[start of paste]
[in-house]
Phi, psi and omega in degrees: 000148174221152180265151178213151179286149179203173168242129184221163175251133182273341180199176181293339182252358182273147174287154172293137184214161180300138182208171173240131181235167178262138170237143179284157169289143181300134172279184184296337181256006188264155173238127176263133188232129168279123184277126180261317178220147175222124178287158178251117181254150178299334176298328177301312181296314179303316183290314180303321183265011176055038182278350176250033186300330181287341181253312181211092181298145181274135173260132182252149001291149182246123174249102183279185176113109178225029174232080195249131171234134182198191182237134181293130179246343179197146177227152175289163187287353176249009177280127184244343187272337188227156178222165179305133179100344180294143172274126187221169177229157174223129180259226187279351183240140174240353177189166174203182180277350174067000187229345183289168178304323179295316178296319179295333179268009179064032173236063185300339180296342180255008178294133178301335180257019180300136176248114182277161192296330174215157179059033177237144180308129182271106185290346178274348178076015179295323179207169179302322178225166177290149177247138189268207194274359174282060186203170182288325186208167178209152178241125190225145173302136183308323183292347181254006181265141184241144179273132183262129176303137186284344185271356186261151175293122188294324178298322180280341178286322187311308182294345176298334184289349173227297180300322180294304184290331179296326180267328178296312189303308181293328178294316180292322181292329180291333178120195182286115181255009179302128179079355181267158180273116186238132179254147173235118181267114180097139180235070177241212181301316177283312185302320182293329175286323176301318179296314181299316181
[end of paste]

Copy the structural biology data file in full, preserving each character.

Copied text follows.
[in-house]
Phi, psi and omega in degrees: 000148174221152180265151178213151179286149179203173168242129184221163175251133182273341180199176181293339182252358182273147174287154172293137184214161180300138182208171173240131181235167178262138170237143179284157169289143181300134172279184184296337181256006188264155173238127176263133188232129168279123184277126180261317178220147175222124178287158178251117181254150178299334176298328177301312181296314179303316183290314180303321183265011176055038182278350176250033186300330181287341181253312181211092181298145181274135173260132182252149001291149182246123174249102183279185176113109178225029174232080195249131171234134182198191182237134181293130179246343179197146177227152175289163187287353176249009177280127184244343187272337188227156178222165179305133179100344180294143172274126187221169177229157174223129180259226187279351183240140174240353177189166174203182180277350174067000187229345183289168178304323179295316178296319179295333179268009179064032173236063185300339180296342180255008178294133178301335180257019180300136176248114182277161192296330174215157179059033177237144180308129182271106185290346178274348178076015179295323179207169179302322178225166177290149177247138189268207194274359174282060186203170182288325186208167178209152178241125190225145173302136183308323183292347181254006181265141184241144179273132183262129176303137186284344185271356186261151175293122188294324178298322180280341178286322187311308182294345176298334184289349173227297180300322180294304184290331179296326180267328178296312189303308181293328178294316180292322181292329180291333178120195182286115181255009179302128179079355181267158180273116186238132179254147173235118181267114180097139180235070177241212181301316177283312185302320182293329175286323176301318179296314181299316181